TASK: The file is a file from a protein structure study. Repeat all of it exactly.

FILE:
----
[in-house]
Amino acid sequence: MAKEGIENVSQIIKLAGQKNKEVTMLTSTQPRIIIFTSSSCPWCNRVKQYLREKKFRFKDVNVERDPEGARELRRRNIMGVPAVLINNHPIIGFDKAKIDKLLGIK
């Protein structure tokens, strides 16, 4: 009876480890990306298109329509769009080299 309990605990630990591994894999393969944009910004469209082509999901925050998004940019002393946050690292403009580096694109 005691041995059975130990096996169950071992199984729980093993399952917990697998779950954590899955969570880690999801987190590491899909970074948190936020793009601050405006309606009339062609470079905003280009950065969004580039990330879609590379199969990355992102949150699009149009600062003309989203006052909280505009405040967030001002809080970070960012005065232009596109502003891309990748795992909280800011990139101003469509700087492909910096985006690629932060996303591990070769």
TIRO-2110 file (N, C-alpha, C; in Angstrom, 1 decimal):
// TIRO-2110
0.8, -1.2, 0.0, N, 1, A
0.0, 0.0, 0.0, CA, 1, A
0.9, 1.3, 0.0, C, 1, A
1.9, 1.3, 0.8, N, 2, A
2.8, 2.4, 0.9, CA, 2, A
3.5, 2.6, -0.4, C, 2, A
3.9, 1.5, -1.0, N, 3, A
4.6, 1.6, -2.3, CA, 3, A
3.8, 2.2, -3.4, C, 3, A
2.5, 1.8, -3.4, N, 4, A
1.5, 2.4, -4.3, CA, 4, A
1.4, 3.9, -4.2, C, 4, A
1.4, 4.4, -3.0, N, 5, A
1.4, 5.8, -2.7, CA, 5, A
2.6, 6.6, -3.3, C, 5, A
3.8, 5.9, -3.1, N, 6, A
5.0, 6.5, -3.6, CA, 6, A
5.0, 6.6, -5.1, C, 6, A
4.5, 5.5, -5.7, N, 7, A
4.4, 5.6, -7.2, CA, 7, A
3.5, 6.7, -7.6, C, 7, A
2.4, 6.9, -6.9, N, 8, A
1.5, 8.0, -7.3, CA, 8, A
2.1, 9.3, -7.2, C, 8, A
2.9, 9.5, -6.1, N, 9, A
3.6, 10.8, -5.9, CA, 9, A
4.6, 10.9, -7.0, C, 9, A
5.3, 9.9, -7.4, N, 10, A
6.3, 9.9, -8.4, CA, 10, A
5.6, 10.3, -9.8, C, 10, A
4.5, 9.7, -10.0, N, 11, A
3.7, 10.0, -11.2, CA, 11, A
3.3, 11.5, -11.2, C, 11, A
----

[in-house]
Amino acid sequence: MAKEGIENVSQIIKLAGQKNKEVTMLTSTQPRIIIFTSSSCPWCNRVKQYLREKKFRFKDVNVERDPEGARELRRRNIMGVPAVLINNHPIIGFDKAKIDKLLGIK
């Protein structure tokens, strides 16, 4: 009876480890990306298109329509769009080299 309990605990630990591994894999393969944009910004469209082509999901925050998004940019002393946050690292403009580096694109 005691041995059975130990096996169950071992199984729980093993399952917990697998779950954590899955969570880690999801987190590491899909970074948190936020793009601050405006309606009339062609470079905003280009950065969004580039990330879609590379199969990355992102949150699009149009600062003309989203006052909280505009405040967030001002809080970070960012005065232009596109502003891309990748795992909280800011990139101003469509700087492909910096985006690629932060996303591990070769």
TIRO-2110 file (N, C-alpha, C; in Angstrom, 1 decimal):
// TIRO-2110
0.8, -1.2, 0.0, N, 1, A
0.0, 0.0, 0.0, CA, 1, A
0.9, 1.3, 0.0, C, 1, A
1.9, 1.3, 0.8, N, 2, A
2.8, 2.4, 0.9, CA, 2, A
3.5, 2.6, -0.4, C, 2, A
3.9, 1.5, -1.0, N, 3, A
4.6, 1.6, -2.3, CA, 3, A
3.8, 2.2, -3.4, C, 3, A
2.5, 1.8, -3.4, N, 4, A
1.5, 2.4, -4.3, CA, 4, A
1.4, 3.9, -4.2, C, 4, A
1.4, 4.4, -3.0, N, 5, A
1.4, 5.8, -2.7, CA, 5, A
2.6, 6.6, -3.3, C, 5, A
3.8, 5.9, -3.1, N, 6, A
5.0, 6.5, -3.6, CA, 6, A
5.0, 6.6, -5.1, C, 6, A
4.5, 5.5, -5.7, N, 7, A
4.4, 5.6, -7.2, CA, 7, A
3.5, 6.7, -7.6, C, 7, A
2.4, 6.9, -6.9, N, 8, A
1.5, 8.0, -7.3, CA, 8, A
2.1, 9.3, -7.2, C, 8, A
2.9, 9.5, -6.1, N, 9, A
3.6, 10.8, -5.9, CA, 9, A
4.6, 10.9, -7.0, C, 9, A
5.3, 9.9, -7.4, N, 10, A
6.3, 9.9, -8.4, CA, 10, A
5.6, 10.3, -9.8, C, 10, A
4.5, 9.7, -10.0, N, 11, A
3.7, 10.0, -11.2, CA, 11, A
3.3, 11.5, -11.2, C, 11, A